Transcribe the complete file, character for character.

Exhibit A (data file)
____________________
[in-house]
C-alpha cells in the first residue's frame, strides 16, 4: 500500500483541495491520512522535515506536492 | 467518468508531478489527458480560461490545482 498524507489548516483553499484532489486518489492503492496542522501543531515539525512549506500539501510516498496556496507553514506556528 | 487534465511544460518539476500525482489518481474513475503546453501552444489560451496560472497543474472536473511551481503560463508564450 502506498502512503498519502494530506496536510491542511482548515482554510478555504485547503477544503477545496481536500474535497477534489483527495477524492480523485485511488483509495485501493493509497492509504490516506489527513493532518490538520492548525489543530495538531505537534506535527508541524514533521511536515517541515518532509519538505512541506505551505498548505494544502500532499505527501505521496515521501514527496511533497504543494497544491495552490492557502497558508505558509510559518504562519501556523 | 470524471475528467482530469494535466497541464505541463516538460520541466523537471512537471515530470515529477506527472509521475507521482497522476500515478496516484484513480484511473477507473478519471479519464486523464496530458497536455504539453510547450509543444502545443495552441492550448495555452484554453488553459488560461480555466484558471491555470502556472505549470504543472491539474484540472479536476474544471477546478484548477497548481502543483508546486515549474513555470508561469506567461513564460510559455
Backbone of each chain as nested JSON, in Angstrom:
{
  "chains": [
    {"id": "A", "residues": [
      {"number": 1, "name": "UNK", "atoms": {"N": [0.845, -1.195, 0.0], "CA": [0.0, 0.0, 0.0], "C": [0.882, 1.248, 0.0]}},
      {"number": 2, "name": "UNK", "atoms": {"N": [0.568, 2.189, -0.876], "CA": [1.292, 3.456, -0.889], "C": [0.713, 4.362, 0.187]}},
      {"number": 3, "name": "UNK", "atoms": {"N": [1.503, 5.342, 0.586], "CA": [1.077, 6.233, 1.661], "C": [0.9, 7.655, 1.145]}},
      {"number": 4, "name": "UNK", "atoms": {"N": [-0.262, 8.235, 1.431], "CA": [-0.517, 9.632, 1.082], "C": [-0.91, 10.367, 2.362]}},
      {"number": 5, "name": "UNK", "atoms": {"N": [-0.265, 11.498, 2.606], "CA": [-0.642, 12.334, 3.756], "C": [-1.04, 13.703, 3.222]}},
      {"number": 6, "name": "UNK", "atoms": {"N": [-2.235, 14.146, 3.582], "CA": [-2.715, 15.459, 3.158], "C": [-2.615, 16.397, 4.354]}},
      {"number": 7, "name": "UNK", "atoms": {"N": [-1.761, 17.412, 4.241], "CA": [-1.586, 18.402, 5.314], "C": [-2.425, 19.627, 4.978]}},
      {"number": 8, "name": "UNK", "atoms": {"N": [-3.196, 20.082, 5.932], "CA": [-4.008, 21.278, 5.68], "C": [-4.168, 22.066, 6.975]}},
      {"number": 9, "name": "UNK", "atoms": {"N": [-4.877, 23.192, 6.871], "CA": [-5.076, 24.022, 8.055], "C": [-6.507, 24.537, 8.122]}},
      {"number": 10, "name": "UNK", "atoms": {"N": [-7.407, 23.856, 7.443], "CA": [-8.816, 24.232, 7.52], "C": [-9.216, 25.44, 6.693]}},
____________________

[in-house]
C-alpha cells in the first residue's frame, strides 16, 4: 500500500483541495491520512522535515506536492 | 467518468508531478489527458480560461490545482 498524507489548516483553499484532489486518489492503492496542522501543531515539525512549506500539501510516498496556496507553514506556528 | 487534465511544460518539476500525482489518481474513475503546453501552444489560451496560472497543474472536473511551481503560463508564450 502506498502512503498519502494530506496536510491542511482548515482554510478555504485547503477544503477545496481536500474535497477534489483527495477524492480523485485511488483509495485501493493509497492509504490516506489527513493532518490538520492548525489543530495538531505537534506535527508541524514533521511536515517541515518532509519538505512541506505551505498548505494544502500532499505527501505521496515521501514527496511533497504543494497544491495552490492557502497558508505558509510559518504562519501556523 | 470524471475528467482530469494535466497541464505541463516538460520541466523537471512537471515530470515529477506527472509521475507521482497522476500515478496516484484513480484511473477507473478519471479519464486523464496530458497536455504539453510547450509543444502545443495552441492550448495555452484554453488553459488560461480555466484558471491555470502556472505549470504543472491539474484540472479536476474544471477546478484548477497548481502543483508546486515549474513555470508561469506567461513564460510559455
Backbone of each chain as nested JSON, in Angstrom:
{
  "chains": [
    {"id": "A", "residues": [
      {"number": 1, "name": "UNK", "atoms": {"N": [0.845, -1.195, 0.0], "CA": [0.0, 0.0, 0.0], "C": [0.882, 1.248, 0.0]}},
      {"number": 2, "name": "UNK", "atoms": {"N": [0.568, 2.189, -0.876], "CA": [1.292, 3.456, -0.889], "C": [0.713, 4.362, 0.187]}},
      {"number": 3, "name": "UNK", "atoms": {"N": [1.503, 5.342, 0.586], "CA": [1.077, 6.233, 1.661], "C": [0.9, 7.655, 1.145]}},
      {"number": 4, "name": "UNK", "atoms": {"N": [-0.262, 8.235, 1.431], "CA": [-0.517, 9.632, 1.082], "C": [-0.91, 10.367, 2.362]}},
      {"number": 5, "name": "UNK", "atoms": {"N": [-0.265, 11.498, 2.606], "CA": [-0.642, 12.334, 3.756], "C": [-1.04, 13.703, 3.222]}},
      {"number": 6, "name": "UNK", "atoms": {"N": [-2.235, 14.146, 3.582], "CA": [-2.715, 15.459, 3.158], "C": [-2.615, 16.397, 4.354]}},
      {"number": 7, "name": "UNK", "atoms": {"N": [-1.761, 17.412, 4.241], "CA": [-1.586, 18.402, 5.314], "C": [-2.425, 19.627, 4.978]}},
      {"number": 8, "name": "UNK", "atoms": {"N": [-3.196, 20.082, 5.932], "CA": [-4.008, 21.278, 5.68], "C": [-4.168, 22.066, 6.975]}},
      {"number": 9, "name": "UNK", "atoms": {"N": [-4.877, 23.192, 6.871], "CA": [-5.076, 24.022, 8.055], "C": [-6.507, 24.537, 8.122]}},
      {"number": 10, "name": "UNK", "atoms": {"N": [-7.407, 23.856, 7.443], "CA": [-8.816, 24.232, 7.52], "C": [-9.216, 25.44, 6.693]}},